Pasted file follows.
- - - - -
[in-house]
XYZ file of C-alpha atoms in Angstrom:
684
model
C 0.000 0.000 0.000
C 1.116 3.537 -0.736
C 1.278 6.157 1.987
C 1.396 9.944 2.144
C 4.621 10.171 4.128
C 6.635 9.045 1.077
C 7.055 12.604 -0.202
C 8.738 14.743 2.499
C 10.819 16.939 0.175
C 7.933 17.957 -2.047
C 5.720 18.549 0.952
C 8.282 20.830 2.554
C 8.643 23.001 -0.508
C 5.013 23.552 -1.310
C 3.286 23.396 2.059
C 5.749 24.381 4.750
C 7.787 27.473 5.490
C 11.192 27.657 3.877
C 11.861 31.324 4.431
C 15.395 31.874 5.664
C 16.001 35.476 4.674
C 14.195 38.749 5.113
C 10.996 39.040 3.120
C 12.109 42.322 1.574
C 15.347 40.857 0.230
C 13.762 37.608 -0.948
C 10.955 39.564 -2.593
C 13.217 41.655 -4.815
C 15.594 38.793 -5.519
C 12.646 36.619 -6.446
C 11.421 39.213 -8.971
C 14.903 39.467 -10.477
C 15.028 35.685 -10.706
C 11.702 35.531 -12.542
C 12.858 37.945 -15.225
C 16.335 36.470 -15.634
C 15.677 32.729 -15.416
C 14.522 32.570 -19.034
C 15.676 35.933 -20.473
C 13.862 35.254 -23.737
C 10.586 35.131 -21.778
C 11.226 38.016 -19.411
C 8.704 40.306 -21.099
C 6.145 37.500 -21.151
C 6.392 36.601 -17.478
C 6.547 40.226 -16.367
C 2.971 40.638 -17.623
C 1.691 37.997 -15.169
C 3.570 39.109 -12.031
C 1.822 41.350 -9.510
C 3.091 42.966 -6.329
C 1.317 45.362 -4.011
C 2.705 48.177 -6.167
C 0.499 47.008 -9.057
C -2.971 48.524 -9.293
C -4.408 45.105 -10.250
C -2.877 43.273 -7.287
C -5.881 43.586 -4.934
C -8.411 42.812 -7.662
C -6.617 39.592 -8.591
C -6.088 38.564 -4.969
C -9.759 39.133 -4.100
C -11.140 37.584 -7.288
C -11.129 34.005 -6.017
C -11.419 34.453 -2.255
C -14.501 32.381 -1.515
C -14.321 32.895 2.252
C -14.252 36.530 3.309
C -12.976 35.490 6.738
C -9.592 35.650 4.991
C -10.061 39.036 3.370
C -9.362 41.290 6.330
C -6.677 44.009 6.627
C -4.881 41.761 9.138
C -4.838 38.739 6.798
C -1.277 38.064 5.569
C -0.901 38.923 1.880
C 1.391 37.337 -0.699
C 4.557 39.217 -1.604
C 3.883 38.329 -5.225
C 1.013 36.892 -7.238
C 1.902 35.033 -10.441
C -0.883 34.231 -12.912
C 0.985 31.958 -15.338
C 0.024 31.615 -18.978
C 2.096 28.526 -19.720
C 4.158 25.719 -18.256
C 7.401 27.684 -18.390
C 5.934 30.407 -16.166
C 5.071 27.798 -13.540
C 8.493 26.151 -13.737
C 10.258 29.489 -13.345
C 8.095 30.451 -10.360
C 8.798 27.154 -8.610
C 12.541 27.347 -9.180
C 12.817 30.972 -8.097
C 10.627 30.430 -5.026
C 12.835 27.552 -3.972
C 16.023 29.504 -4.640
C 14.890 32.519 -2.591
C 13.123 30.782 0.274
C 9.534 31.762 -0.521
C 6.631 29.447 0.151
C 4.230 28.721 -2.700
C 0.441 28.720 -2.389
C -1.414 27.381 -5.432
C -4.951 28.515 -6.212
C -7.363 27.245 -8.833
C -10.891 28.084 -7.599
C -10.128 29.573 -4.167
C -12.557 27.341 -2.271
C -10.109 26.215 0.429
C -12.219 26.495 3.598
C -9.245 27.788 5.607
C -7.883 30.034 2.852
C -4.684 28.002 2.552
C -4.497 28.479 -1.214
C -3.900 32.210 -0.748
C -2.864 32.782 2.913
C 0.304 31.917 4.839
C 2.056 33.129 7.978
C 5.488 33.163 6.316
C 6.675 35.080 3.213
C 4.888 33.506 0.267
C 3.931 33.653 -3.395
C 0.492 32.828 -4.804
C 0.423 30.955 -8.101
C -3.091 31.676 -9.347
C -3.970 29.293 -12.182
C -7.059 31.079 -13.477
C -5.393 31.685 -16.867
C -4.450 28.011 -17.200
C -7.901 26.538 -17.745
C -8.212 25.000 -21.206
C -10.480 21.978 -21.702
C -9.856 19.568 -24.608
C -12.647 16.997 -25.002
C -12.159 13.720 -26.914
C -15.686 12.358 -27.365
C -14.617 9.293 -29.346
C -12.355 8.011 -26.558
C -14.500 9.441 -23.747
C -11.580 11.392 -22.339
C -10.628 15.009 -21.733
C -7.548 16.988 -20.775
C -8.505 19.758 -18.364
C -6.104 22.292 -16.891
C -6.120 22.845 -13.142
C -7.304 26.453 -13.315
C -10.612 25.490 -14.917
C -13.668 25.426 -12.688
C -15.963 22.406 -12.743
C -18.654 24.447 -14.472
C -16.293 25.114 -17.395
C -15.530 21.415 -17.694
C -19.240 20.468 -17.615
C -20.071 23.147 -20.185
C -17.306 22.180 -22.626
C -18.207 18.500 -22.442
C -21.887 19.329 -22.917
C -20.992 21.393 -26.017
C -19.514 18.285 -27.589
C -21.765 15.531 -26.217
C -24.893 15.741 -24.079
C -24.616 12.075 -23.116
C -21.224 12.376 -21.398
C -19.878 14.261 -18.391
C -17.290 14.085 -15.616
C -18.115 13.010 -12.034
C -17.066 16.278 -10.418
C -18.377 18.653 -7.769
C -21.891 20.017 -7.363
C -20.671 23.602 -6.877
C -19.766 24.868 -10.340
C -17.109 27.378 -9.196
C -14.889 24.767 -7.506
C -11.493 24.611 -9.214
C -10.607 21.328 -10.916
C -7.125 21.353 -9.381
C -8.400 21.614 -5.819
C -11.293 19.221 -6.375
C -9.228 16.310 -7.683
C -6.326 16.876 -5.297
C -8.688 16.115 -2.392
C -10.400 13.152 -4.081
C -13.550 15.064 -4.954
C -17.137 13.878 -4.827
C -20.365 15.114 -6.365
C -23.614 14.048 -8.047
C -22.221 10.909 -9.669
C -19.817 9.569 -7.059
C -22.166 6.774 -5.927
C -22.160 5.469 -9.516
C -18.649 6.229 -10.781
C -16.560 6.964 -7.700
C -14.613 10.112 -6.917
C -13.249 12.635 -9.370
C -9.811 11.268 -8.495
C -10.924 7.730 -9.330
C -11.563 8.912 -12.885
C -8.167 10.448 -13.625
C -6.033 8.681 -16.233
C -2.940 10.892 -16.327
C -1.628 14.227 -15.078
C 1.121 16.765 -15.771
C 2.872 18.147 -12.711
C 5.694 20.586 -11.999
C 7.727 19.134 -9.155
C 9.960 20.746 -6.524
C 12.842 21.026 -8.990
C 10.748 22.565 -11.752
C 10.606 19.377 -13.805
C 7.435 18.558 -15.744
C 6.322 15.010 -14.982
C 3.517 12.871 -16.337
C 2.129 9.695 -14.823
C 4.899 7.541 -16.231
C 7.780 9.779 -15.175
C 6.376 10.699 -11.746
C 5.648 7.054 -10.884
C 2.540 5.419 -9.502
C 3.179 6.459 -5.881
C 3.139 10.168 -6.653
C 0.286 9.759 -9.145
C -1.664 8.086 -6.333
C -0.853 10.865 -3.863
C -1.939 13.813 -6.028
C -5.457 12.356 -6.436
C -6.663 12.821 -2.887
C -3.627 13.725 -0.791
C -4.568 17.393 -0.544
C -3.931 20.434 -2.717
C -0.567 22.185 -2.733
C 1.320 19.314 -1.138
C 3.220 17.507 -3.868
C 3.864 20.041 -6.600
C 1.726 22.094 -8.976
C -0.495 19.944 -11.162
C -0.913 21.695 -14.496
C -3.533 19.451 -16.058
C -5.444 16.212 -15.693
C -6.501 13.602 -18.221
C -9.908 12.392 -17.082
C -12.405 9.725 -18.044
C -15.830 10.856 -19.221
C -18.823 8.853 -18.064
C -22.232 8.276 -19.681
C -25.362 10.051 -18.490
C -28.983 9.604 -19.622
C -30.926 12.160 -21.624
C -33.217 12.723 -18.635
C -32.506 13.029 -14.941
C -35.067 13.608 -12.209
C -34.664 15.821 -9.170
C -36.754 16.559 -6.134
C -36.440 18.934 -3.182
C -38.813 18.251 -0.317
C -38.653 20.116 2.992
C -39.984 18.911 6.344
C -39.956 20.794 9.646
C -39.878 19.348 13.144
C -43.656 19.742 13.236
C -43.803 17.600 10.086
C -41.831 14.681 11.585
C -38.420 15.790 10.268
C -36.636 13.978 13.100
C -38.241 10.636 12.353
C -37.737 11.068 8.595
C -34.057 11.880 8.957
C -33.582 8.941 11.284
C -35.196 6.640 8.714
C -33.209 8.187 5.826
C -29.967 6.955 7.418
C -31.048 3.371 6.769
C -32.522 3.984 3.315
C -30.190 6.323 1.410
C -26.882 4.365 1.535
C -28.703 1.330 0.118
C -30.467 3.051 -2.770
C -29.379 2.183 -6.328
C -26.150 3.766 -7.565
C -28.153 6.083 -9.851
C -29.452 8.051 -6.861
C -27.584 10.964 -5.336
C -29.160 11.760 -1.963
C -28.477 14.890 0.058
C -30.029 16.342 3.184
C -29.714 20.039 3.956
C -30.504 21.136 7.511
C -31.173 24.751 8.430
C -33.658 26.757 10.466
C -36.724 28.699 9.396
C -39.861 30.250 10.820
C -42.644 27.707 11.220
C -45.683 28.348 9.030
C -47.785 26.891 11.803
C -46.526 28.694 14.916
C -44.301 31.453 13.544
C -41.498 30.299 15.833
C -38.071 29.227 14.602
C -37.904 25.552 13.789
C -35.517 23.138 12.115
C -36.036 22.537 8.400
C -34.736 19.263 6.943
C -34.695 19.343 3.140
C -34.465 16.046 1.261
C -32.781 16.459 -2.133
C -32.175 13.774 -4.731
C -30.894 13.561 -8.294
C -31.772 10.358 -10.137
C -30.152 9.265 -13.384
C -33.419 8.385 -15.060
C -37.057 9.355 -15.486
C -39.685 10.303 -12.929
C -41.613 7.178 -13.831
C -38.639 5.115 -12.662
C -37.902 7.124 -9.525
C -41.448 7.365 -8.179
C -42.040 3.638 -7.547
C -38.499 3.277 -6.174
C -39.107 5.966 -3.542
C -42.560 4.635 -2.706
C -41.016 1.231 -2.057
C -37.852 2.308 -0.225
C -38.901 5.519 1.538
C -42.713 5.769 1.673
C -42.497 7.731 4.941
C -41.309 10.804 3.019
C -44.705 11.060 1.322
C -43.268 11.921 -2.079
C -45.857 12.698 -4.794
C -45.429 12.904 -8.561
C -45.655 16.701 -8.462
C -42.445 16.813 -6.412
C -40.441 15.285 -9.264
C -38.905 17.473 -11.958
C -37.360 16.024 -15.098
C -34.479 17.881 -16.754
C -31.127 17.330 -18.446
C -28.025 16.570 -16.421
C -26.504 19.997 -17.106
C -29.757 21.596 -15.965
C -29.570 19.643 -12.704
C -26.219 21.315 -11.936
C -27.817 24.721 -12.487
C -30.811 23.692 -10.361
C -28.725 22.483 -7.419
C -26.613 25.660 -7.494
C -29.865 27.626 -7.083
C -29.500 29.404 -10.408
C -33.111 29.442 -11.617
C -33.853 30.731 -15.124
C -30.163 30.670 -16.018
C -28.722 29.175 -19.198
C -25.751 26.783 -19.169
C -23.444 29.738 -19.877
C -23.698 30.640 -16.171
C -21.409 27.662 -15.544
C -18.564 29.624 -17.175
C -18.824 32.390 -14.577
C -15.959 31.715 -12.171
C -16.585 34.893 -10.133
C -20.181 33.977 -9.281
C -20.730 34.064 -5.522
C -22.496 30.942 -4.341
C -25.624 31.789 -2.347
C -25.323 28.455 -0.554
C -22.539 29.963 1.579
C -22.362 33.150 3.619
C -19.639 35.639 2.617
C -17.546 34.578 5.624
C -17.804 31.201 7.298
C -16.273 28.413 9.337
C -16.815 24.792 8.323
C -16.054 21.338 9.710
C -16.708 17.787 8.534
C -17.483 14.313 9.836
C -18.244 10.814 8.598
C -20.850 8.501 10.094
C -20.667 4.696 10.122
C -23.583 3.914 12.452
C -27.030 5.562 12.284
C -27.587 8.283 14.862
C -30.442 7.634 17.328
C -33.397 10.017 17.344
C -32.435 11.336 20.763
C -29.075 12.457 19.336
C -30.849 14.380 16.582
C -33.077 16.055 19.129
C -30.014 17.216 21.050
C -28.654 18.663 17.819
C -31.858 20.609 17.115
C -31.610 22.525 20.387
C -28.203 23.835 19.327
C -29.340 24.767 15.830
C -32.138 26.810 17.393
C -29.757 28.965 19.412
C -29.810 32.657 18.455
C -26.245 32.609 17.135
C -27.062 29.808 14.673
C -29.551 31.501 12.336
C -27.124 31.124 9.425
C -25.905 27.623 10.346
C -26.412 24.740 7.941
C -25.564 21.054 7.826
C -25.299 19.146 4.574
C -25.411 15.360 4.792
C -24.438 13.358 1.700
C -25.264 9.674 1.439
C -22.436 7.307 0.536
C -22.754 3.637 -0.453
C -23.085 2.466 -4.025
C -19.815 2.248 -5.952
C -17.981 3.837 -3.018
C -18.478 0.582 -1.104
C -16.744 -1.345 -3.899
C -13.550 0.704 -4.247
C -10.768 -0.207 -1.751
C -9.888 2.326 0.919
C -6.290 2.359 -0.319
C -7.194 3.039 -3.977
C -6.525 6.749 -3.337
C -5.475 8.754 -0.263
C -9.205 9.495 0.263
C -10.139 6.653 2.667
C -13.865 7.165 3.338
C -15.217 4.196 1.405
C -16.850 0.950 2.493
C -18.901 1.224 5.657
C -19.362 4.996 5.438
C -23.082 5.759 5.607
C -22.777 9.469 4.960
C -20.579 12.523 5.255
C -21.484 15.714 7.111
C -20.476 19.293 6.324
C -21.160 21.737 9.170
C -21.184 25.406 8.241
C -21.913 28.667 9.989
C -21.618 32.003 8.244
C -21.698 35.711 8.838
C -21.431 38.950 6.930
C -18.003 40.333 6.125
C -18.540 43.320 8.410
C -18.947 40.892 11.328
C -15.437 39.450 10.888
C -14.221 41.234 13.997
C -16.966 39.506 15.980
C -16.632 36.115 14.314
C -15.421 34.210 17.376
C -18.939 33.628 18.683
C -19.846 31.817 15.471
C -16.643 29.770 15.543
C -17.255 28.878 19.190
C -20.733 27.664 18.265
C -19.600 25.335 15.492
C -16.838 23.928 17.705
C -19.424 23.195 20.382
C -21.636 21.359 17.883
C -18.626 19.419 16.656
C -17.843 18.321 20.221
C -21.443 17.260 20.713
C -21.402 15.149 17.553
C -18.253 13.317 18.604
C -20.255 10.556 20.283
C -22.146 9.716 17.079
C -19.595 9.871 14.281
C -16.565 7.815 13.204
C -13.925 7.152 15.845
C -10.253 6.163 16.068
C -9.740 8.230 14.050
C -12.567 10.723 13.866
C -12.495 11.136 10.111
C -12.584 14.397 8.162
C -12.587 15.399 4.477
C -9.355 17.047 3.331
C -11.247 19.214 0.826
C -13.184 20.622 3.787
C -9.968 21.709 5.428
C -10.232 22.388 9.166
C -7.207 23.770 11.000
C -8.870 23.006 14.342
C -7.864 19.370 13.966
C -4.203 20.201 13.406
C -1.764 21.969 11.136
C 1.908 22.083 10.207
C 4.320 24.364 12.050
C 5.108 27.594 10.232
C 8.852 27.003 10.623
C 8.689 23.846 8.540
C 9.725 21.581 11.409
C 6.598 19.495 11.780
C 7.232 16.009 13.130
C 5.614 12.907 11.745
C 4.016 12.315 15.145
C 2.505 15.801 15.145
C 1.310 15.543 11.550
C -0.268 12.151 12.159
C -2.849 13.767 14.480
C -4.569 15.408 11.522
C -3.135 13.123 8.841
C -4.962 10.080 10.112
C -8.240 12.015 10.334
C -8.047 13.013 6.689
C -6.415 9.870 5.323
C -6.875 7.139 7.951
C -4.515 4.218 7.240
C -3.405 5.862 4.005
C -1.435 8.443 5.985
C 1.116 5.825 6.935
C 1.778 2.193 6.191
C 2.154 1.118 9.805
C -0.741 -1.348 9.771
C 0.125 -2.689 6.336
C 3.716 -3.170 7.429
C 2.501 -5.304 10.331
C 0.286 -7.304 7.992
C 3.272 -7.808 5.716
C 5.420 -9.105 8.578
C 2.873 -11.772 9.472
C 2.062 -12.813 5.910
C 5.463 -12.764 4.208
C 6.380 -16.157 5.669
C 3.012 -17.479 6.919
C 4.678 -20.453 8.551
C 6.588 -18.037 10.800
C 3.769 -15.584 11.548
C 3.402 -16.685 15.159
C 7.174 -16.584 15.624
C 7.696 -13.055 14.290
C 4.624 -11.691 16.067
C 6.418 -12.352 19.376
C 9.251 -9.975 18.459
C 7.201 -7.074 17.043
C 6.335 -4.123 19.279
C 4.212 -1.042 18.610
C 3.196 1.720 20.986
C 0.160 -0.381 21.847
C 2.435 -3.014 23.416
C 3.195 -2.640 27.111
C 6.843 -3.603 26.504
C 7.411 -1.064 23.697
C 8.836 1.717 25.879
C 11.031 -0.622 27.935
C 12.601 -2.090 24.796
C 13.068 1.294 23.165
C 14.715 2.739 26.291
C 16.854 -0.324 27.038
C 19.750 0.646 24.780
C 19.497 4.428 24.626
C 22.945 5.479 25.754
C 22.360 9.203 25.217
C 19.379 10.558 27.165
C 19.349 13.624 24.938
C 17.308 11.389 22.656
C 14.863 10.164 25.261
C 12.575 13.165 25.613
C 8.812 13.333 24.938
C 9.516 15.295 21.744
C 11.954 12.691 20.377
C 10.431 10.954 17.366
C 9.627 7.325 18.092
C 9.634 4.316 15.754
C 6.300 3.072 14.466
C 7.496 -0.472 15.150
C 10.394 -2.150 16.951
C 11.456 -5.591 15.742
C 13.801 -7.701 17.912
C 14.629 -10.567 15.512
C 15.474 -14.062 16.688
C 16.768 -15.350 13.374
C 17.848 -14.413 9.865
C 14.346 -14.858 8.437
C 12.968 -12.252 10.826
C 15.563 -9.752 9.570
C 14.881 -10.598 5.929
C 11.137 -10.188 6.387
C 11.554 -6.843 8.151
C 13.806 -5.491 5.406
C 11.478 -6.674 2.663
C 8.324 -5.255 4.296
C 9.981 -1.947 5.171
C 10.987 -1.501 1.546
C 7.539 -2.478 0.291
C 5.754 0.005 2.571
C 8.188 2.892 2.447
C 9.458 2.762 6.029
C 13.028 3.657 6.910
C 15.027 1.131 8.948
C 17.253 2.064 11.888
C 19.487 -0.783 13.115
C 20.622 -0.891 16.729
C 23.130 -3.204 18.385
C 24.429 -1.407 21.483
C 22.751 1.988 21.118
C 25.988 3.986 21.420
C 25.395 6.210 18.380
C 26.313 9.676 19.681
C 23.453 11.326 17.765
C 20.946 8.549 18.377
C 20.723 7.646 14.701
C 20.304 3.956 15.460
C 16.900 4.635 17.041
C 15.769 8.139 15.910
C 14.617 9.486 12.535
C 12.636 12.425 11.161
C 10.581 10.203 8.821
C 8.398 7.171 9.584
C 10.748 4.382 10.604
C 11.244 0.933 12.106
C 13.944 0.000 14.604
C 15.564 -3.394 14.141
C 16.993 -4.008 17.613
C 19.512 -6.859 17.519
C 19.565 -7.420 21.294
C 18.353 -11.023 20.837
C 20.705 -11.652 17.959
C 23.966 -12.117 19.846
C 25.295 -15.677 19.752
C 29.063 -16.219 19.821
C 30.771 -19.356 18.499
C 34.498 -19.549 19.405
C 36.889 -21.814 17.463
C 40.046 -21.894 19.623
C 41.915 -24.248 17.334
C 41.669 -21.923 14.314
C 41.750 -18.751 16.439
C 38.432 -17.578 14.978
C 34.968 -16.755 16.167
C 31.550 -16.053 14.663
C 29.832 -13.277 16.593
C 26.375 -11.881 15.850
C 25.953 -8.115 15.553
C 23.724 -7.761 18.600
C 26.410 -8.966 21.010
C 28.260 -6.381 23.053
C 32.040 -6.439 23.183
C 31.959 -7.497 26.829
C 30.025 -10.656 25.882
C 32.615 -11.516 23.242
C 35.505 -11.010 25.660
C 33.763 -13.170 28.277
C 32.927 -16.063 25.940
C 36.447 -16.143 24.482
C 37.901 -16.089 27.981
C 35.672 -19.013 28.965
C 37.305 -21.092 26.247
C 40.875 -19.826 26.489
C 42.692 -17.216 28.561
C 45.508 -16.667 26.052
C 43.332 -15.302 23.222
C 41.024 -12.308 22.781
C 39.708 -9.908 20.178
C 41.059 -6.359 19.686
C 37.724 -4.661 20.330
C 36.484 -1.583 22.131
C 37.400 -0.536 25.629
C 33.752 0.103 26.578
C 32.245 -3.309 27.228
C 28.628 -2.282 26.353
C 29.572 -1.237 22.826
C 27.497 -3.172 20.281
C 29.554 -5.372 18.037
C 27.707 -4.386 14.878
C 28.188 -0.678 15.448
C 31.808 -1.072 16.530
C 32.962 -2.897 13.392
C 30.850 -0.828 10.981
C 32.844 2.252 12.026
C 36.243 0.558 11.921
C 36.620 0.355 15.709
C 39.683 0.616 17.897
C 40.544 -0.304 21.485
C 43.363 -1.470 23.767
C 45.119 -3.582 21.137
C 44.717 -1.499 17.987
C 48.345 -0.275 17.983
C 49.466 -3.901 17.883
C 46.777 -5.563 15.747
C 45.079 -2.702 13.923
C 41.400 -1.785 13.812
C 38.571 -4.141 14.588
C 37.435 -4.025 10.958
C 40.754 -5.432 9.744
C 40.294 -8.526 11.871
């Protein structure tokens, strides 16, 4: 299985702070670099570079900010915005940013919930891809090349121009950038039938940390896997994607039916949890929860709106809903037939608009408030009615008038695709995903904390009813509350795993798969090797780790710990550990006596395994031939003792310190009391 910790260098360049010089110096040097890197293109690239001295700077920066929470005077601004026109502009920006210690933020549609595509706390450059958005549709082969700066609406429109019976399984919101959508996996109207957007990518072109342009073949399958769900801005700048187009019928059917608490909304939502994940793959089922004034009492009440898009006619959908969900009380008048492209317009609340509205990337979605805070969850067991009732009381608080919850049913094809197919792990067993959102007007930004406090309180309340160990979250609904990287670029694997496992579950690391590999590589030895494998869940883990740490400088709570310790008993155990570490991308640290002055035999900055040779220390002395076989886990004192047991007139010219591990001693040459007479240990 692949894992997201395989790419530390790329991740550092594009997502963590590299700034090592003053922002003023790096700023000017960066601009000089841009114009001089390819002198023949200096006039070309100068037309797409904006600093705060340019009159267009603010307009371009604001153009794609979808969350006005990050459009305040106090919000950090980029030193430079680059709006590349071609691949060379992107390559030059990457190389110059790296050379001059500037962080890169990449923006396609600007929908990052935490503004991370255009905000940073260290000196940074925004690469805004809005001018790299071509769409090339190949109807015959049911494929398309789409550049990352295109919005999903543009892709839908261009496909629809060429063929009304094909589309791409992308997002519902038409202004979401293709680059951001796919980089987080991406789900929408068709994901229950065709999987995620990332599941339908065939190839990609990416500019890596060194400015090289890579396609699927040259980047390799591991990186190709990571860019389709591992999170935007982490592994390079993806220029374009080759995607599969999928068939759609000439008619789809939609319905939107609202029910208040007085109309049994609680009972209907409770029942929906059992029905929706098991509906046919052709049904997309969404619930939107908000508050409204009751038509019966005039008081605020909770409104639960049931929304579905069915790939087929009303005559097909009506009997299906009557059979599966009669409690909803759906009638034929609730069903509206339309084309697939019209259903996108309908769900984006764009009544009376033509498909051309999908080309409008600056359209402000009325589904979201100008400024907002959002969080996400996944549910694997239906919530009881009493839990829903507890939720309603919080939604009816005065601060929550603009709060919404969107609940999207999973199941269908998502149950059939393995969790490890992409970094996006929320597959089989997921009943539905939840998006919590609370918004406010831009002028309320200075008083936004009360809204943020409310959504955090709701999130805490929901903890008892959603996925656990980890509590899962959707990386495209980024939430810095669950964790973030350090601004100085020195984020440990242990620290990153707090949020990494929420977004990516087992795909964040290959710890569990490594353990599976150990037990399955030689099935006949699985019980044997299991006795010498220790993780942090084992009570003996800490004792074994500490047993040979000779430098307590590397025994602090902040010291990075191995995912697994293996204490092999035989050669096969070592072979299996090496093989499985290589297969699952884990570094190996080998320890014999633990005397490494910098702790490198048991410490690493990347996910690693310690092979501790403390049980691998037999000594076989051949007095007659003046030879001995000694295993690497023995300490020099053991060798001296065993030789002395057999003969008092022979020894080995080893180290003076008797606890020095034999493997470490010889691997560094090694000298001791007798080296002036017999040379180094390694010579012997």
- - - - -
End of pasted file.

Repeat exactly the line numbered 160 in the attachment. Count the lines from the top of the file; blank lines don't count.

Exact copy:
C -19.240 20.468 -17.615